Christmas Day 2022 – John 1: 1-14

Jimmy JoAdvent, SermonsLeave a Comment

Read John 1: 1-14 here.

Merry Christmas!  Today is the day we celebrate the birth of our King, Jesus Christ.  Today is the day when the past four weeks of anticipation – the last four weeks of Advent – find fulfillment. 

So you might say that today, Christmas day, is the fulfillment of everything that we’ve been doing for the past month.  And because Christmas falls at the end of our calendar year, you might say it’s the culmination of the year.  Of course, I’m sure you know that the celebration of Christ’s birth on December 25th is largely arbitrary.  It’s highly unlikely that Jesus was born at this time of year.  The Church, however many years ago, chose this day and this time of year for the remembrance and celebration of Christ’s birth for a variety of reasons.  Nevertheless, for many of us, Christmas is the big celebration that closes off our year. 

Our passage today is the prologue to the gospel of John.  It reads as follows: 

1 In the beginning was the Word, and the Word was with God, and the Word was God. He was with God in the beginning. Through him all things were made; without him nothing was made that has been made. In him was life, and that life was the light of all mankind. The light shines in the darkness, and the darkness has not overcomeit.

There was a man sent from God whose name was John. He came as a witness to testify concerning that light, so that through him all might believe. He himself was not the light; he came only as a witness to the light.

The true light that gives light to everyone was coming into the world. 10 He was in the world, and though the world was made through him, the world did not recognize him. 11 He came to that which was his own, but his own did not receive him. 12 Yet to all who did receive him, to those who believed in his name, he gave the right to become children of God— 13 children born not of natural descent, nor of human decision or a husband’s will, but born of God.

14 The Word became flesh and made his dwelling among us. We have seen his glory, the glory of the one and only Son, who came from the Father, full of grace and truth.

15 (John testified concerning him. He cried out, saying, “This is the one I spoke about when I said, ‘He who comes after me has surpassed me because he was before me.’”) 16 Out of his fullness we have all received grace in place of grace already given. 17 For the law was given through Moses; grace and truth came through Jesus Christ. 18 No one has ever seen God, but the one and only Son, who is himself God andis in closest relationship with the Father, has made him known.

John 1: 1-18

Now this is a passage that we’ve talked about several times in a few different contexts.  So I don’t want to spend time on particular exegetical considerations.  However, and I apologize if much of this is redundant for some of you, I do want to touch base on a few thoughts, some reflections that arise out of this passage for me. 

The first thing we’re likely to notice is that the first words of John’s Prologue echo the first words of Genesis (“In the beginning…).  Now it seems quite clear that this similarity is intentional.  As opposed to simply a very artless way of beginning the narrative (“Let’s begin at the beginning…”), John is intentionally calling his readers back to Genesis.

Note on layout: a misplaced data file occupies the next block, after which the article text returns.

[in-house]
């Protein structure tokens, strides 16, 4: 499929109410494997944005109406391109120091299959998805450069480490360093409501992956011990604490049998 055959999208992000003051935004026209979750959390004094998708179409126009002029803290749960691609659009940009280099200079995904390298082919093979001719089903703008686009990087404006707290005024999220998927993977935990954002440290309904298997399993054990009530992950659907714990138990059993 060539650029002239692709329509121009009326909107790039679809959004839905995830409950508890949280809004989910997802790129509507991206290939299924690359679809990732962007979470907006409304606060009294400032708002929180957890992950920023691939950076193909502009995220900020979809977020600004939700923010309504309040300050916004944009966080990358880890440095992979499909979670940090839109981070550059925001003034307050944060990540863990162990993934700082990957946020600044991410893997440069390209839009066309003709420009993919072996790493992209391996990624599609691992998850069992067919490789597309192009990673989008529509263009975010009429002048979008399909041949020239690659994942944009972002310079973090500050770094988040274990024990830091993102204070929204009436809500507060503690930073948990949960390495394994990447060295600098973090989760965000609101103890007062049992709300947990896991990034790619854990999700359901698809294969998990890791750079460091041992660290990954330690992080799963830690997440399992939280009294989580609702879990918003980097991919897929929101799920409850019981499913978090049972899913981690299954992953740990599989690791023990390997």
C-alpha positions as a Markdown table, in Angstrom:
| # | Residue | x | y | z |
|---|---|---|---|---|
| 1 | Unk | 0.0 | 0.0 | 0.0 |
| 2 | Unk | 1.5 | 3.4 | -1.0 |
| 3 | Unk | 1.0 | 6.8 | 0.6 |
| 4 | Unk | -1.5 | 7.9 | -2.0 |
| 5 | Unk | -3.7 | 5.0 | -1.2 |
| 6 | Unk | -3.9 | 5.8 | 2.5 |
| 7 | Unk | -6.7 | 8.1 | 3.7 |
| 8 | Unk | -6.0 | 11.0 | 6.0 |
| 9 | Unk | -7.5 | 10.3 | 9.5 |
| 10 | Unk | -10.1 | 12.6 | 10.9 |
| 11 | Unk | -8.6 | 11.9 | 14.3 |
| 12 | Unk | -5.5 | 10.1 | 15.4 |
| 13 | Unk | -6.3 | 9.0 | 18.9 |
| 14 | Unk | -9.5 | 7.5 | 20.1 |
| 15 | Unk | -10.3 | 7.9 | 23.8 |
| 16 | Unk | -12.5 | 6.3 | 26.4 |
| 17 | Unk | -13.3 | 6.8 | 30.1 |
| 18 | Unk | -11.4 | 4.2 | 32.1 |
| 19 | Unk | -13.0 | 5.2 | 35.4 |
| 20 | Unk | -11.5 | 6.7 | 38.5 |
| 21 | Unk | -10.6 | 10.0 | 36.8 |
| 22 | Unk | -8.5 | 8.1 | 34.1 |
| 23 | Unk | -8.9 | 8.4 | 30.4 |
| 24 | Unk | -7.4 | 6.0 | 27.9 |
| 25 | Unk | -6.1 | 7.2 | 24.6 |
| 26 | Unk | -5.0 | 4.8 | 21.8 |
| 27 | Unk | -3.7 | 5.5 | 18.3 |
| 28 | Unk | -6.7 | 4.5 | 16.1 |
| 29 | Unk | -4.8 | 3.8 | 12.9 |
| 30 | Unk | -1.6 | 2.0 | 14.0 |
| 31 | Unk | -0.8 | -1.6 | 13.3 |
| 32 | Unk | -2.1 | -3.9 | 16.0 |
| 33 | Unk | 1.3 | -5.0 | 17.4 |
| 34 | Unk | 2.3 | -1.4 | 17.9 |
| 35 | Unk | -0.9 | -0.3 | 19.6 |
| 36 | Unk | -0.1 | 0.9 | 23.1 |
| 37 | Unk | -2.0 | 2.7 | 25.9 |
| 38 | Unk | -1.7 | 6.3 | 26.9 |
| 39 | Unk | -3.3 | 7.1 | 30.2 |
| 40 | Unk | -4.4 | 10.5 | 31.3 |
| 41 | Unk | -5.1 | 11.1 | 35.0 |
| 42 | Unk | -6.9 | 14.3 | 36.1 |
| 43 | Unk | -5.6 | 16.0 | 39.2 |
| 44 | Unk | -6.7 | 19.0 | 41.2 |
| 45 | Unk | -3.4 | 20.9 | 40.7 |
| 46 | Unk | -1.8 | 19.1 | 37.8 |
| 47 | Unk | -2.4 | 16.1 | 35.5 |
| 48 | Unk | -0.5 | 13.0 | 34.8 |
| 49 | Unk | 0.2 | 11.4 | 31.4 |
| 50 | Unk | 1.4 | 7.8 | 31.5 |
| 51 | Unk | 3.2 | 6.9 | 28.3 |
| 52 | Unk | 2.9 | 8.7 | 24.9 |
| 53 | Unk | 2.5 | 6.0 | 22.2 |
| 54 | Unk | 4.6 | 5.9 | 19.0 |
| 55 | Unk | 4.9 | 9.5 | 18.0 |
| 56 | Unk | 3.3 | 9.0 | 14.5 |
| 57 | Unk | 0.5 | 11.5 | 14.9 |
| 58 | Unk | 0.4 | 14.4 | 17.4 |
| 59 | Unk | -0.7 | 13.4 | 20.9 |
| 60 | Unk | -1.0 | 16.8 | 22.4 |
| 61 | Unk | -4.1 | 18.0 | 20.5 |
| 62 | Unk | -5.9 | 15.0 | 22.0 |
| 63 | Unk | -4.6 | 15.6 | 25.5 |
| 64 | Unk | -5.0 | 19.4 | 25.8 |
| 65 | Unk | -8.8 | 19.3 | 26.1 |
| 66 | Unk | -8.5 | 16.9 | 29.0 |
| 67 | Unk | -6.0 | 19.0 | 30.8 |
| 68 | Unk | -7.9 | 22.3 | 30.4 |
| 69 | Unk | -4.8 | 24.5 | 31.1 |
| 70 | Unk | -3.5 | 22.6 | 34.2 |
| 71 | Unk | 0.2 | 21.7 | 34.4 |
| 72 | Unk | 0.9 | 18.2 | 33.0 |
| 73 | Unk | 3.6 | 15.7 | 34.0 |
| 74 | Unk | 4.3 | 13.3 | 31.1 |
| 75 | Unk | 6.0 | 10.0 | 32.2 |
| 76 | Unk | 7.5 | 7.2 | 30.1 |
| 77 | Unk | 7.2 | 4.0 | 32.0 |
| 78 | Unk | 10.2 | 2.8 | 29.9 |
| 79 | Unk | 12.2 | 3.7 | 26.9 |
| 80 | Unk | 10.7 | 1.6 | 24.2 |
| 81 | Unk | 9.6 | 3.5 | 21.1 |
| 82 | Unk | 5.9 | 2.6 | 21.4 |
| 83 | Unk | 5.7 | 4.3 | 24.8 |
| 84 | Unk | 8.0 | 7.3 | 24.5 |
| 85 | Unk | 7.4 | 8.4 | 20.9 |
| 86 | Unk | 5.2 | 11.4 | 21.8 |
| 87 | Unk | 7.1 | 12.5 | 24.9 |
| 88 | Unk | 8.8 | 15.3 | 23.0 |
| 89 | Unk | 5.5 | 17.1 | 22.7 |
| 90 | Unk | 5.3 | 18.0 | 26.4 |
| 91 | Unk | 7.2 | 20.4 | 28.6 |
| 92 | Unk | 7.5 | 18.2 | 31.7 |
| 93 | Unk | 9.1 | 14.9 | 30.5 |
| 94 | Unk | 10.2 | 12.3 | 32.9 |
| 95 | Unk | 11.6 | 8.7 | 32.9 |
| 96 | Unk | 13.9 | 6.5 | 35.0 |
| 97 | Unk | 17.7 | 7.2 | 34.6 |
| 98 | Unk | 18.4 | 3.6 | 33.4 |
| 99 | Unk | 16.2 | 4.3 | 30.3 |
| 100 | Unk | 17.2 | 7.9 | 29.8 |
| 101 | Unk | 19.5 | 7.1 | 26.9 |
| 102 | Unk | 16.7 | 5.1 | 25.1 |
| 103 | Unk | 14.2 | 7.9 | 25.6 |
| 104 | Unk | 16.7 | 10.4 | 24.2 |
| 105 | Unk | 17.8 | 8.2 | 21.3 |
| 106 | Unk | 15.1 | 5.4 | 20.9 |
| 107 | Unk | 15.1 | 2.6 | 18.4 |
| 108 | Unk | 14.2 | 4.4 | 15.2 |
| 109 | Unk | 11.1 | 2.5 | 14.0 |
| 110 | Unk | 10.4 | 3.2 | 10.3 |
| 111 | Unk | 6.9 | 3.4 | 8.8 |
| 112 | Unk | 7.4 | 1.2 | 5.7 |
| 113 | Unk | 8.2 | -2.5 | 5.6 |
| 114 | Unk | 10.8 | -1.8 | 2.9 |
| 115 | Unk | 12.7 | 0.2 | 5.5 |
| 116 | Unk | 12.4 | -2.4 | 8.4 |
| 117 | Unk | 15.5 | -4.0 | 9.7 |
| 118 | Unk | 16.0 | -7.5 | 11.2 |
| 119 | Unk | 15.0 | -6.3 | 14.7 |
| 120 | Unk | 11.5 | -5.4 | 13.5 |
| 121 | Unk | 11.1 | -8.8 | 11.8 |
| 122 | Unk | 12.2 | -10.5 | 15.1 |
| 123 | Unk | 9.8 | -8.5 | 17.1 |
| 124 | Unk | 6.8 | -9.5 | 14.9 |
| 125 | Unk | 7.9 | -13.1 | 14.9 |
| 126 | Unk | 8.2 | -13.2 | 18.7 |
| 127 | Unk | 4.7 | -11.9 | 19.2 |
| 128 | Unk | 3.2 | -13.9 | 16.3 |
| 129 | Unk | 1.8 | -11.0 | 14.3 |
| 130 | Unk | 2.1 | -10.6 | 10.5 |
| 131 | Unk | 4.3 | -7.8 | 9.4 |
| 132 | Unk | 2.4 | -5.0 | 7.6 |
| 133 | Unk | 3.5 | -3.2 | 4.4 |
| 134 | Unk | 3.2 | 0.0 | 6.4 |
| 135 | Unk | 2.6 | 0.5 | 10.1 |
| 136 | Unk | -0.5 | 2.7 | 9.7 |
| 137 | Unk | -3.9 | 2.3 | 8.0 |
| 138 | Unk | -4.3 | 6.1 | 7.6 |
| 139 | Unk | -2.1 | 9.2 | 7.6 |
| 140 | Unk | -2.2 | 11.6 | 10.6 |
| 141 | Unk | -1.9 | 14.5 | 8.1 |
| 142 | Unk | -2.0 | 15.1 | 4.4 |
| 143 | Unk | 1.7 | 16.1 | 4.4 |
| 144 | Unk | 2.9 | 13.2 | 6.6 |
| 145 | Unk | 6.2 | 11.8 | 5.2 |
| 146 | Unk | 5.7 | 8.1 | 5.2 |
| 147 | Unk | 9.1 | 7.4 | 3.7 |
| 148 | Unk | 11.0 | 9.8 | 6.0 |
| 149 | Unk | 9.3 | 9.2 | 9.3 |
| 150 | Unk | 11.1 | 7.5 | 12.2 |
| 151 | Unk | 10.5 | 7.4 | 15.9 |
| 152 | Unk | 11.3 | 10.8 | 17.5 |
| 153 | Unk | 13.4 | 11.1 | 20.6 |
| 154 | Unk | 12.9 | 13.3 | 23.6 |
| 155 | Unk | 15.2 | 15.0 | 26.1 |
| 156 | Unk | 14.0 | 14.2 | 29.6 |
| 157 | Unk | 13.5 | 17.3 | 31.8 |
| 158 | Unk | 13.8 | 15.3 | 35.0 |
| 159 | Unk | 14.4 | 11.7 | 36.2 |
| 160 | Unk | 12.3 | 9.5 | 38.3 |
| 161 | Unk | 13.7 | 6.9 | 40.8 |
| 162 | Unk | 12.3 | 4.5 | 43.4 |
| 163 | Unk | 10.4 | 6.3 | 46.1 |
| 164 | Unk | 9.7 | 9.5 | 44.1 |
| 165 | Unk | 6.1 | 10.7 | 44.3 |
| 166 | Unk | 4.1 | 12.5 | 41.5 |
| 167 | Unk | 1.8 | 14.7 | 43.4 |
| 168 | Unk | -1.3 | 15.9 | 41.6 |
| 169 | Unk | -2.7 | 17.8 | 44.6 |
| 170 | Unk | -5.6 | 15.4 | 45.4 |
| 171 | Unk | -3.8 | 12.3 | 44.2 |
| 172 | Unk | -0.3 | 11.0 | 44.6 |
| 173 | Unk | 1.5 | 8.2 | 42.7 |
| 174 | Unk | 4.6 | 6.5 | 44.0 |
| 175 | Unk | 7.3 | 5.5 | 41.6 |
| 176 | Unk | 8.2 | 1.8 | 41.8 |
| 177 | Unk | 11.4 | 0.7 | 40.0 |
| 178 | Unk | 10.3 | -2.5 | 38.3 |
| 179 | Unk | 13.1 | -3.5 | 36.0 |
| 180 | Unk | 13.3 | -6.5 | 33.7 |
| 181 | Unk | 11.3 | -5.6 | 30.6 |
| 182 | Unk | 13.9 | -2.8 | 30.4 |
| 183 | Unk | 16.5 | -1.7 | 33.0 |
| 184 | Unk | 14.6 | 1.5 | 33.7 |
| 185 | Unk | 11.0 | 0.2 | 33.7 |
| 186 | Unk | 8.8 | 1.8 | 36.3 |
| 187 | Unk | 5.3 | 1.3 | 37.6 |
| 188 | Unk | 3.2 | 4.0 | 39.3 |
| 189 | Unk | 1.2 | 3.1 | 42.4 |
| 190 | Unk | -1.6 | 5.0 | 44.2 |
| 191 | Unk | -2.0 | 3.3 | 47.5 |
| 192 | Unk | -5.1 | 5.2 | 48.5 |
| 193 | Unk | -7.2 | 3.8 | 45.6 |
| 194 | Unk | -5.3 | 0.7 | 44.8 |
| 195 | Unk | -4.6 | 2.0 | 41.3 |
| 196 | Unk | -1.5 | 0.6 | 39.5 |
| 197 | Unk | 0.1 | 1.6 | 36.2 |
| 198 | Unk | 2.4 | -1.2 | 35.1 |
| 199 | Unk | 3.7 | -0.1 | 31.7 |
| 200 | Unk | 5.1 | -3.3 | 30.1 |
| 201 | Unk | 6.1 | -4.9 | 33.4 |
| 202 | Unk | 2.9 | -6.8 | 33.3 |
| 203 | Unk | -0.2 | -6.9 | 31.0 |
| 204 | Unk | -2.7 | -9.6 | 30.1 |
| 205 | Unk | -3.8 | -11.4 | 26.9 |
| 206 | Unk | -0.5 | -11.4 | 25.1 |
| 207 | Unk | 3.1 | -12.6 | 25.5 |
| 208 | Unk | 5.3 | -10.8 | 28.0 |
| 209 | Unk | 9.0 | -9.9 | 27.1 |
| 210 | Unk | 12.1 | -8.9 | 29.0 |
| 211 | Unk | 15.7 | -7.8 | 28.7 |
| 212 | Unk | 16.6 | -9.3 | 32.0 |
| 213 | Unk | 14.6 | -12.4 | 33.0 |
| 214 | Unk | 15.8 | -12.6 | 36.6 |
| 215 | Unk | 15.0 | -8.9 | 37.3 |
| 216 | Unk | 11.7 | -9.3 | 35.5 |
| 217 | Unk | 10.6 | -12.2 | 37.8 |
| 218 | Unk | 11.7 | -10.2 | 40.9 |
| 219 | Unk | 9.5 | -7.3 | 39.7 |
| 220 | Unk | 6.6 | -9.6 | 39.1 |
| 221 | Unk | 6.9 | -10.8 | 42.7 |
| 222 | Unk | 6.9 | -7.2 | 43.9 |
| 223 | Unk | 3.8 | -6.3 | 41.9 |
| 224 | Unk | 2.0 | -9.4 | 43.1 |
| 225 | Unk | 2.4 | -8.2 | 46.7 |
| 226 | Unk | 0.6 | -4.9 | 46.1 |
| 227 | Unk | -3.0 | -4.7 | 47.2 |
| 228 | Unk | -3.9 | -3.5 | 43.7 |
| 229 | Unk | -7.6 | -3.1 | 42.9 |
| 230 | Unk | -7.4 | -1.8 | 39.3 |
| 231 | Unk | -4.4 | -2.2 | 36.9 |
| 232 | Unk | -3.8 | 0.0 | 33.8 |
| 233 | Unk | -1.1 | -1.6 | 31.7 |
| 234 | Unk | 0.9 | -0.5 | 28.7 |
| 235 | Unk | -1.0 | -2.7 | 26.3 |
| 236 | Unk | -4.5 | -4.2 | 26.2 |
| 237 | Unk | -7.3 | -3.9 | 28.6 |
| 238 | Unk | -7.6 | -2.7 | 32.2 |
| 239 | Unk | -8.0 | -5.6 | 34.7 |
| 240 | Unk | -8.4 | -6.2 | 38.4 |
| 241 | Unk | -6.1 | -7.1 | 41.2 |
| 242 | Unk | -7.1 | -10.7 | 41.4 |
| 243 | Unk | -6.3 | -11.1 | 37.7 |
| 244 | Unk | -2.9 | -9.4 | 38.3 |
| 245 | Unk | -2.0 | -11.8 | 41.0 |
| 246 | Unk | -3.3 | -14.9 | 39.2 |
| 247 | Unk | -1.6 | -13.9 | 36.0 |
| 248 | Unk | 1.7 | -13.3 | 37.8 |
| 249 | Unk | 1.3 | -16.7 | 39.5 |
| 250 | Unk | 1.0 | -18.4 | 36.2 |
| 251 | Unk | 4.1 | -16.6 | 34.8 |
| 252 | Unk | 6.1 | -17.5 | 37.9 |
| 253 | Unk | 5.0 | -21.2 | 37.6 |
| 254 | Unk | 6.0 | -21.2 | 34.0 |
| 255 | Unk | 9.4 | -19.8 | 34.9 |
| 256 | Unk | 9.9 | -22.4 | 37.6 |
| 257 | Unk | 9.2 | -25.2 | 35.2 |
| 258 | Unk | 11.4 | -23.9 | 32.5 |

Now I don’t want to spend any time examining this reference in Genesis.  But as we likely know, Genesis chapter 1 (to 2:3) contain the creation story (we’re also not going to get into the relationship between Genesis 1 and Genesis 2).  So the creation story in Genesis 1:1 – 2:3 is the seven days account.  And while I don’t want to introduce a debate as to the nature of this account (whether or not we are to take it literally, and indeed how literally), I would argue that the function of this passage is not to tell us how God created the heavens and the earth, but that God created the heavens and the earth.  Further, the account tells us not only that God created the heavens and the earth, but it tells us about the nature of the relationship between God and creation.  That is, creation happened and happens by the word of God, and by the word of God because of the will of God. 

So again, in my opinion, the significance of the Genesis 1 account is not the reporting of the mechanics.  Rather, it’s a statement about cosmology (the study of the nature of the universe).  It tells us that the nature of the universe, the nature of creation, is found in God’s will. 

Now I don’t want to get side-tracked in Genesis so let’s return to John 1.  Again, when the early Christians (or other audience) read or heard these words, they would very likely recall those same words in Genesis 1.  And it’s not the particular words or the exact phrase (“In the beginning…).  Rather, it’s the statement of cosmology – or the statement about God and His relationship with creation – that I think they would have thought about. 

So, unlike the gospel writers Matthew and Luke, John doesn’t begin his story of Jesus with a birth narrative (Mark also doesn’t tell us about Jesus’ birth, but for different reasons).  If we read Matthew and Luke first, we may think this is a little odd.  Because if you’re telling the story of Jesus, the birth of Jesus seems like an obvious place to begin.  But John isn’t concerned with chronology (at least as far as this Prologue is concerned); he’s concerned with theology.  He’s not concerned with sequence; he’s concerned with significance. 

So, again speaking briefly and simply, what is the significance of what John is talking about here?  What’s the theology?  In short, John says two main (and interrelated) things: 

The first thing that John states is that Jesus, here equated with the Greek concept of Logos, is God.  Now Jesus as Logos is a subject which I’m sure you’ve heard about before, so I won’t go on about it.  But the notion that the Greek logos, a foundational principle for the formation and understanding of reality is equated with Jesus is highly significant.  And Jesus as God, as part of the Trinity, and along with the Father, created the world.  Now this isn’t just a statement about instrumentality, then – it’s a statement about source.  It’s a statement about foundations.  That is, the world, all of creation, has its source, its foundation, in Jesus Christ.